Machine Learning has the power to learn from the past. At its heart it uses various statistical models and algorithms to learn from data and apply that learning to new situations. The better quality your data and the more data you have to feed into the models, the better AI you get. Time and again you will hear that AI is only as good as the data behind it.
The insurance industry should be leading the practical application of AI. Insurance has always, from its earliest days, used observational data and statistical modelling to manage risk. This industry DNA should help with adoption; in effect, machine learning is nothing new — it is a natural extension to the way actuarial science has been applied.
With this, it is no wonder that the future of insurance is moving towards the integration of AI tools and services. This ranges from already established applications in identifying fraud, to analysing images of damage to make claims valuation more efficient, to streamlining and improving customer interactions, and lots more in between.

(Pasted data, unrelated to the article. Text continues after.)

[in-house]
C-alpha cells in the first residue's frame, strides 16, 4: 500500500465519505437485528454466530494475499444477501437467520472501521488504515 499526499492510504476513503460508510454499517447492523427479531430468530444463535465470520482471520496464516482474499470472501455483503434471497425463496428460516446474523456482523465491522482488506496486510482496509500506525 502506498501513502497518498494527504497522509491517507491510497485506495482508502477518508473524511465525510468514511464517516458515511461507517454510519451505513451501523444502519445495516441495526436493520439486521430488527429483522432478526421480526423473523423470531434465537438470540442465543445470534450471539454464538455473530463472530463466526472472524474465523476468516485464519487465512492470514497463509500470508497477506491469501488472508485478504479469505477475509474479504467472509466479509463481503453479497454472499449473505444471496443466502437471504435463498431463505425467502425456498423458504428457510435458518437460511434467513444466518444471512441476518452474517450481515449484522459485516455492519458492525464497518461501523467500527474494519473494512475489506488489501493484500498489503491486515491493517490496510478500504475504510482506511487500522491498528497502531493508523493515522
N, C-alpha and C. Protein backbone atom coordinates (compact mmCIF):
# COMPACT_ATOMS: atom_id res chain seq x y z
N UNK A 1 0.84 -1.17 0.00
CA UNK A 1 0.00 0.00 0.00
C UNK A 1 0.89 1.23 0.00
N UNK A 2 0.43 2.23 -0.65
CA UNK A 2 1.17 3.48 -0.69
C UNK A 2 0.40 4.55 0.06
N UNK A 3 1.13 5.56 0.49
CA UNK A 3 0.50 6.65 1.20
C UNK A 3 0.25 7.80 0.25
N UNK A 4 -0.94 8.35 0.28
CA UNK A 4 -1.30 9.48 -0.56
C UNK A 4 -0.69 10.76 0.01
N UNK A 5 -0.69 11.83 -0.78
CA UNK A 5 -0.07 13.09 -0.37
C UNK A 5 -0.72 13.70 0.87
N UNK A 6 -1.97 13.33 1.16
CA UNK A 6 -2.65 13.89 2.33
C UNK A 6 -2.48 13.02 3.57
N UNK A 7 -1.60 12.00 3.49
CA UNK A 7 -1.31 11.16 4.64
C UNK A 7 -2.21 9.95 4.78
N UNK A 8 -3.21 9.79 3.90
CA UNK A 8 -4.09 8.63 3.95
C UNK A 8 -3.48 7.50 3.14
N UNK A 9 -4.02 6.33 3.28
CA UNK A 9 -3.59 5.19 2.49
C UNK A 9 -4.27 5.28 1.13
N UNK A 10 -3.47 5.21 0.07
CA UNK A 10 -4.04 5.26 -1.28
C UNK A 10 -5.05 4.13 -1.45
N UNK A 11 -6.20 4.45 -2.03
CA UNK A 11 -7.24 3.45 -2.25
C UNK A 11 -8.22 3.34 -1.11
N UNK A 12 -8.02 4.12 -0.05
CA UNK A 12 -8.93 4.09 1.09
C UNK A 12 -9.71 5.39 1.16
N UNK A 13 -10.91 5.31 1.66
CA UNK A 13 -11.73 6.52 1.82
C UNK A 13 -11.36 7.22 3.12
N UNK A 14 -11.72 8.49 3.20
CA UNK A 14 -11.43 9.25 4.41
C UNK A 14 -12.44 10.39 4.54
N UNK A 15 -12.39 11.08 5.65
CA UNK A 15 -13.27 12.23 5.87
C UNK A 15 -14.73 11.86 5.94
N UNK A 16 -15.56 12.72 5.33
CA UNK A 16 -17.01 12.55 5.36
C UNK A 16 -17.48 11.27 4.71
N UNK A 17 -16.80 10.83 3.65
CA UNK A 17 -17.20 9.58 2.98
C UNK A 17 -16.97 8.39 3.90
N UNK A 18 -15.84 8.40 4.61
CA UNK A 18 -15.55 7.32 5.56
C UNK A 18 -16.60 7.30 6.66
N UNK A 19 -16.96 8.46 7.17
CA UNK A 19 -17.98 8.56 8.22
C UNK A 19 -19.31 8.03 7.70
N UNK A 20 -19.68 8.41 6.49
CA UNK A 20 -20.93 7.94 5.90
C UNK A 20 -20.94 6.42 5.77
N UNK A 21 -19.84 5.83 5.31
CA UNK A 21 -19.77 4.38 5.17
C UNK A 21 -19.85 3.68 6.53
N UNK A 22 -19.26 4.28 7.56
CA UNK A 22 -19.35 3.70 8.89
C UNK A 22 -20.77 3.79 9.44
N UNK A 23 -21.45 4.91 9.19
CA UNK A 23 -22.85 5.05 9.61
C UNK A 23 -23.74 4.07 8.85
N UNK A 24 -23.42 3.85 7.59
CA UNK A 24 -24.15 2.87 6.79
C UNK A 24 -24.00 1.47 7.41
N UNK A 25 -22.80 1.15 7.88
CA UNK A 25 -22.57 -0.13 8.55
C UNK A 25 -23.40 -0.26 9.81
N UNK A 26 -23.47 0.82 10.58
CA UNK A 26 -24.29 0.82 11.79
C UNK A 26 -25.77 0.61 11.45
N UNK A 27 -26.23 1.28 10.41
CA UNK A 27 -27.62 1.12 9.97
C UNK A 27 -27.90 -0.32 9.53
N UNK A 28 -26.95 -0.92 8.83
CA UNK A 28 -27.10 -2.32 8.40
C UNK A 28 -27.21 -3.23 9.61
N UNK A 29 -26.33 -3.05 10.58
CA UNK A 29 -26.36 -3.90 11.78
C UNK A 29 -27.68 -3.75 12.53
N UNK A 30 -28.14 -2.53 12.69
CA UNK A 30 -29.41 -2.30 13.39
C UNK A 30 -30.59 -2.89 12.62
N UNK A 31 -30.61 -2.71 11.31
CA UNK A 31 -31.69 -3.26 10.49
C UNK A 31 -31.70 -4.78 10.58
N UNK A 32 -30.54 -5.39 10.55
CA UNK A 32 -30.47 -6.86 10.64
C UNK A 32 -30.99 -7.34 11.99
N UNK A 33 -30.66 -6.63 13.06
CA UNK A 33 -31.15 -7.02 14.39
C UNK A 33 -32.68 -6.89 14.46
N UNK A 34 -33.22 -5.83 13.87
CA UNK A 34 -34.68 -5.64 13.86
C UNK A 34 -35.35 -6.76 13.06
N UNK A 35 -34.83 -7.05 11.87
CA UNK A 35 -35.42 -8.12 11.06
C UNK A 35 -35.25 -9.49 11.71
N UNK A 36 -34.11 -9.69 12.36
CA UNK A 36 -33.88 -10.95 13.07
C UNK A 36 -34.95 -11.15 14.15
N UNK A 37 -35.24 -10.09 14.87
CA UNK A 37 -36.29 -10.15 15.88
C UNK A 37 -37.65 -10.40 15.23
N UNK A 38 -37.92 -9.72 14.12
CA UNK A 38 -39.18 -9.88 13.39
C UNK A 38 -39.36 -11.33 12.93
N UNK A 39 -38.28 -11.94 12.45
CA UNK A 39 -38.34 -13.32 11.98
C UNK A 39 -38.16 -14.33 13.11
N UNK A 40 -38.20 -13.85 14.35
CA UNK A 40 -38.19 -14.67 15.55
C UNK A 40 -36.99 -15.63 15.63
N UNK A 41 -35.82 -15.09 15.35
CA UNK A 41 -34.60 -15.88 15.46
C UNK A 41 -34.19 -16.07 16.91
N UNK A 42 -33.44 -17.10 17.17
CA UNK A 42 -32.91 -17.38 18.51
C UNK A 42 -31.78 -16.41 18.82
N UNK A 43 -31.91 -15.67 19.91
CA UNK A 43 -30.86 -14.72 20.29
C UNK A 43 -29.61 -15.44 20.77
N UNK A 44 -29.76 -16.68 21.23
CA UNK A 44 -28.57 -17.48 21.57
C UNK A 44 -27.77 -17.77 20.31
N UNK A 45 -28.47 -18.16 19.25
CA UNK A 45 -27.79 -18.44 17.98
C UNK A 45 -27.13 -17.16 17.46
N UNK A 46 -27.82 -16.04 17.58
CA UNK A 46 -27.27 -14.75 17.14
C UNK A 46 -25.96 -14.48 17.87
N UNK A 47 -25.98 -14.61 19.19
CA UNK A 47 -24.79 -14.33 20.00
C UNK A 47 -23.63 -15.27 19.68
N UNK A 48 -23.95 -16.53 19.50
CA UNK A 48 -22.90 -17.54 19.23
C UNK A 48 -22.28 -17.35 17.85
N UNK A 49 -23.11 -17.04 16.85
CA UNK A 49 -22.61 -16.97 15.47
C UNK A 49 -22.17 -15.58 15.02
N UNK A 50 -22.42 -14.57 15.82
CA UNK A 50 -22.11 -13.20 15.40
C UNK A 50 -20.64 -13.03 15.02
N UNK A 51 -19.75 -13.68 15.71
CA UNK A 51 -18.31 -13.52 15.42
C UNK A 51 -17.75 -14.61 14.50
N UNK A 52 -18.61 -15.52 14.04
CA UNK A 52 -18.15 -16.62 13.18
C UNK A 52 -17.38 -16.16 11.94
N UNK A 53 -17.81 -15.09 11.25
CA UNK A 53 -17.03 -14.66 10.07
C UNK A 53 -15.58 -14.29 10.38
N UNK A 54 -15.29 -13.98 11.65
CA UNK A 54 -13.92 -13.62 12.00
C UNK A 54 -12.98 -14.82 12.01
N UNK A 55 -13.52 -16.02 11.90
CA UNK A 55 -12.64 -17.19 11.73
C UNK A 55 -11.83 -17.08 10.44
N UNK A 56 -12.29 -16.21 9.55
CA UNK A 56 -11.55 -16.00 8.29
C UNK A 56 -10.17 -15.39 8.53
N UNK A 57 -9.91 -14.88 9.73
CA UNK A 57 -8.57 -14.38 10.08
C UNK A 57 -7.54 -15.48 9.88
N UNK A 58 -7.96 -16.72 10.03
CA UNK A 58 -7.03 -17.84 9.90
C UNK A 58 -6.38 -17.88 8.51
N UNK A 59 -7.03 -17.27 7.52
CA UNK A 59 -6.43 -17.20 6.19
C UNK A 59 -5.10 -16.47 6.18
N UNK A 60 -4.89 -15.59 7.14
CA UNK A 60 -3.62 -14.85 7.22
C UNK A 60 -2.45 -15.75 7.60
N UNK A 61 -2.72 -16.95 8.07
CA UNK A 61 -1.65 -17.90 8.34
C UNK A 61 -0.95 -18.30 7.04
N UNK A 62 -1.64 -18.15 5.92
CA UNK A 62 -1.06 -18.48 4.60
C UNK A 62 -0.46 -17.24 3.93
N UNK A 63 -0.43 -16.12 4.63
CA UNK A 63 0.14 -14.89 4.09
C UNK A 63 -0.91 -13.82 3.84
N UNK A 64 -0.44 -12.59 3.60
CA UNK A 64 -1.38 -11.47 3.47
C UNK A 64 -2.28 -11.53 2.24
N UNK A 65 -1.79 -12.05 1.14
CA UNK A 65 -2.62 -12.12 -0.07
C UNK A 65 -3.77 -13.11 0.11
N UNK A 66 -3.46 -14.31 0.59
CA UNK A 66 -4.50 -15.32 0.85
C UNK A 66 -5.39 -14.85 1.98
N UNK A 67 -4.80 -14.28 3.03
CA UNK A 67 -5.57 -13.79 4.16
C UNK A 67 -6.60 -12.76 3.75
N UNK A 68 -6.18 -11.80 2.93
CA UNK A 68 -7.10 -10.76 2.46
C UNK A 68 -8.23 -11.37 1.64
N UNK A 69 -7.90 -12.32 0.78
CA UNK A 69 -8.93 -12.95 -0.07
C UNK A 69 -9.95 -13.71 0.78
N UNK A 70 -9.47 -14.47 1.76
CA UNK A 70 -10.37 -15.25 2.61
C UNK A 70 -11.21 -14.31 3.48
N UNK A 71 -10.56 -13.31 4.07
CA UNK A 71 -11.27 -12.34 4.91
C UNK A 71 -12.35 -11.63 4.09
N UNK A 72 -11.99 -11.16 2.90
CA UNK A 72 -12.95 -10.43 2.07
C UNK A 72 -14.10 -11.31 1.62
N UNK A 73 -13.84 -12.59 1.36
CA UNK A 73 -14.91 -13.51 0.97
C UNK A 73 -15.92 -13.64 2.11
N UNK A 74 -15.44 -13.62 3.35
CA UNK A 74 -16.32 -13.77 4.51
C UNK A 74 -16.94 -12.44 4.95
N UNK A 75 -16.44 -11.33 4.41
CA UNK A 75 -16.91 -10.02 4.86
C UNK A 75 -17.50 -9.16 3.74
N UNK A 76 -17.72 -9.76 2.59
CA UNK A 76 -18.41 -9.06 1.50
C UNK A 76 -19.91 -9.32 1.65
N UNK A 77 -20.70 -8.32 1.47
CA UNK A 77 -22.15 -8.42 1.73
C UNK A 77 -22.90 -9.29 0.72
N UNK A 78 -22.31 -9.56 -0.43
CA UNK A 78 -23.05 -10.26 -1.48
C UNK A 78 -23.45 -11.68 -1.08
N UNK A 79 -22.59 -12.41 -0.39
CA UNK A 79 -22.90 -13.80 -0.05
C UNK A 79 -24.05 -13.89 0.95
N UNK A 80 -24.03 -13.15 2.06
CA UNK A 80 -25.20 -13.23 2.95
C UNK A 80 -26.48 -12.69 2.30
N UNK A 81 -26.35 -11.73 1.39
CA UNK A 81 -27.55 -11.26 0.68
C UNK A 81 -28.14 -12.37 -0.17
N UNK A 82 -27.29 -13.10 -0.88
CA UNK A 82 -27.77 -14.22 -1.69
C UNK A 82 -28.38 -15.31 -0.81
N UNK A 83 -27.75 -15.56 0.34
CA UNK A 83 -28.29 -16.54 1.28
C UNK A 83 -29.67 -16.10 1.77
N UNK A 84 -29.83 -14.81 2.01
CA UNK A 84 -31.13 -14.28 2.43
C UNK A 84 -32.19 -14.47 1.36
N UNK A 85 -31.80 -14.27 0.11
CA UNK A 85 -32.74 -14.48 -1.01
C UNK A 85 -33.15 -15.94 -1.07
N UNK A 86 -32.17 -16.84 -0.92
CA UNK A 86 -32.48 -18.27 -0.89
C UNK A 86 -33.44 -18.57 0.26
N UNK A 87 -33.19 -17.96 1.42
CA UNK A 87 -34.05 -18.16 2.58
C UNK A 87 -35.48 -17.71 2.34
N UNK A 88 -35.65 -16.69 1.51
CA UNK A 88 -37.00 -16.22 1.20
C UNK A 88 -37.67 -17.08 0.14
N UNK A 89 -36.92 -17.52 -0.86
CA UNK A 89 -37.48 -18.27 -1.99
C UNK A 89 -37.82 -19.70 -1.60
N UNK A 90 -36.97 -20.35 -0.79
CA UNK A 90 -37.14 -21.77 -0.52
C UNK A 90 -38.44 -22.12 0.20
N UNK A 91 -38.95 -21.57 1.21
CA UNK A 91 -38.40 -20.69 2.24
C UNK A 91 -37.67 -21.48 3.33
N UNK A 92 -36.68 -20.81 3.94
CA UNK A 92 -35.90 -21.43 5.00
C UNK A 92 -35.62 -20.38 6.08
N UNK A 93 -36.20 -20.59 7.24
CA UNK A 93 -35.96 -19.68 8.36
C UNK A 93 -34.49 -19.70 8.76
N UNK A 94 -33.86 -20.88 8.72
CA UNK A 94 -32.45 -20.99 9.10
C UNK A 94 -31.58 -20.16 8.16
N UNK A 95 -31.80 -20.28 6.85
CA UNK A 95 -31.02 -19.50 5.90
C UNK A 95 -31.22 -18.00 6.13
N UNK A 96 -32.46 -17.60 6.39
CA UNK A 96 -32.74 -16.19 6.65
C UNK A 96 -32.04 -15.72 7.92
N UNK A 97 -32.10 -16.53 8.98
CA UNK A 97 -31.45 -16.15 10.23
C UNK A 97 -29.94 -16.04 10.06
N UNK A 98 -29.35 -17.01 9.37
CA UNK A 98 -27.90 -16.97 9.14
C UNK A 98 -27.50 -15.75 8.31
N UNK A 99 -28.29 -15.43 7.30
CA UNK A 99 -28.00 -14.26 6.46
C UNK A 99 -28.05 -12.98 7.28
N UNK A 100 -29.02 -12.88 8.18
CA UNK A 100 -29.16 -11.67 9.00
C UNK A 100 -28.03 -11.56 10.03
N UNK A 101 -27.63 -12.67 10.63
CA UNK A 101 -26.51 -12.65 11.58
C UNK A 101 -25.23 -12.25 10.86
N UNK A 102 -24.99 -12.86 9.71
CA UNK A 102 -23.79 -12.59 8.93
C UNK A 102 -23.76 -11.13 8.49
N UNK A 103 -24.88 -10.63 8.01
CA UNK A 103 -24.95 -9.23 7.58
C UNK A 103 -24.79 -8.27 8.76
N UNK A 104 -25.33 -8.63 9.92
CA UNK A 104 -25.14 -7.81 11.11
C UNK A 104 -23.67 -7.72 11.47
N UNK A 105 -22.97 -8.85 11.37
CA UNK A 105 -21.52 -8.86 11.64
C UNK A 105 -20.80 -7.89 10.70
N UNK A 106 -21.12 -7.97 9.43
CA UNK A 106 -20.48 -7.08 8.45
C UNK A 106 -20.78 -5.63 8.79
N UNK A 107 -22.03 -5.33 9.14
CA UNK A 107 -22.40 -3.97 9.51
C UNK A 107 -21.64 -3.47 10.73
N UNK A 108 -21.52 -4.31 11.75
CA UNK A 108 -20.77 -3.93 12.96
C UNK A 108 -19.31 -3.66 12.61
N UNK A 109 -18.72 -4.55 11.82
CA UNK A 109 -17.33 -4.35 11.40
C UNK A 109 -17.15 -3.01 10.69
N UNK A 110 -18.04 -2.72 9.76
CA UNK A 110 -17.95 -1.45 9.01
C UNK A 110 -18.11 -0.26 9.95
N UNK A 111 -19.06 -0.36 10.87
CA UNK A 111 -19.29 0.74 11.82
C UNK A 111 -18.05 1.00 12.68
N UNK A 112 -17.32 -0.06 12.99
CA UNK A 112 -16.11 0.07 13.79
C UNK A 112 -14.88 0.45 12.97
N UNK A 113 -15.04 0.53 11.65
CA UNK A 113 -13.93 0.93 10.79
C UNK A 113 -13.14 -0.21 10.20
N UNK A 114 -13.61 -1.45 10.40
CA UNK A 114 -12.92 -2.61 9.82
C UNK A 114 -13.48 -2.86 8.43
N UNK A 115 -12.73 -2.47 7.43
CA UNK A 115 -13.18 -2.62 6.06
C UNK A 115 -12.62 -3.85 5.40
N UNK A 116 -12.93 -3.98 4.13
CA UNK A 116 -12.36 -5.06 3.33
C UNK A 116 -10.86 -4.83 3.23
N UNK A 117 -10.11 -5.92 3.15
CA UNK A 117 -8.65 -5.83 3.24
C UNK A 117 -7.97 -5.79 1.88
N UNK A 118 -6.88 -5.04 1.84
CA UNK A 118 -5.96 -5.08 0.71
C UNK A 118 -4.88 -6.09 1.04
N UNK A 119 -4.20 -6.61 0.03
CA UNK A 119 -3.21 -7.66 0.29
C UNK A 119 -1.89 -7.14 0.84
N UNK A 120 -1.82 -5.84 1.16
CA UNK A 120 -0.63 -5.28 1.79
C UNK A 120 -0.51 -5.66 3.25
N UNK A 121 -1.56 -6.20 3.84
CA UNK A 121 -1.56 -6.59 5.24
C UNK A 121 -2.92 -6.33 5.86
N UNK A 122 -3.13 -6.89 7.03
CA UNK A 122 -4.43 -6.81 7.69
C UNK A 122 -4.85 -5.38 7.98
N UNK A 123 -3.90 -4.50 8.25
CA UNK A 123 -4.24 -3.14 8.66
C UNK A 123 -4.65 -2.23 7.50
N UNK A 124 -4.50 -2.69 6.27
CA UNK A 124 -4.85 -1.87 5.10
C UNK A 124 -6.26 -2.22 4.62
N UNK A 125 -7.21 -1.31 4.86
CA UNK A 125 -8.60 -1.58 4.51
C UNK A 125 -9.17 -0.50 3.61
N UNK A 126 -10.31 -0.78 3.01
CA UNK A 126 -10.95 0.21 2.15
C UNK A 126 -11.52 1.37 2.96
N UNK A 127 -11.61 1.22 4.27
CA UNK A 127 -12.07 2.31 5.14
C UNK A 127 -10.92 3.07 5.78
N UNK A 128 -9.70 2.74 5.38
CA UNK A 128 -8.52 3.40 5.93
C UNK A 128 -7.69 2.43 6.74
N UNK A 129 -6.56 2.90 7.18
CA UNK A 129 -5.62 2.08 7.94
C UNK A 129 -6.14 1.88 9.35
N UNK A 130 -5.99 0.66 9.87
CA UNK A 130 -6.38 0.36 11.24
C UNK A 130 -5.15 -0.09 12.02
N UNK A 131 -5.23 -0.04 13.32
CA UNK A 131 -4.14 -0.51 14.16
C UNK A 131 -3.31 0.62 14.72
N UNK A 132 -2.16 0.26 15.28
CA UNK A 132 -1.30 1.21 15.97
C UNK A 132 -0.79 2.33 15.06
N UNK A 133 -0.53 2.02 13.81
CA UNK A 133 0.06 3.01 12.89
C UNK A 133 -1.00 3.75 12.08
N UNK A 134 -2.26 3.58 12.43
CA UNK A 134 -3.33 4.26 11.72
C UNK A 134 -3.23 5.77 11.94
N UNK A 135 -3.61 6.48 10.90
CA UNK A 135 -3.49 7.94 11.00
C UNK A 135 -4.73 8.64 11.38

Looking to the broker SME market, there is the obvious answer: let well-trained AI assist underwriters. This will remove manual review for simpler cases and augment underwriters’ decision making for complex ones by providing insight into the risk. This will lead to a more engaged, efficient and effective workforce.
For all these reasons, we saw that AI could have an immediate impact by being used in the referral response process. Training an AI assistant across years of past referrals means it can direct underwriters to those referrals where they are most competitive.
Everyone wins: insurers will get better return on investment for their underwriter’s time, brokers get the best quotes back from referral quicker and the customer gets more competitive quotes for their needs.
Referrals done right
Having analysed the data and defined the problem, we started to apply machine learning to the data. A referral AI began to take shape.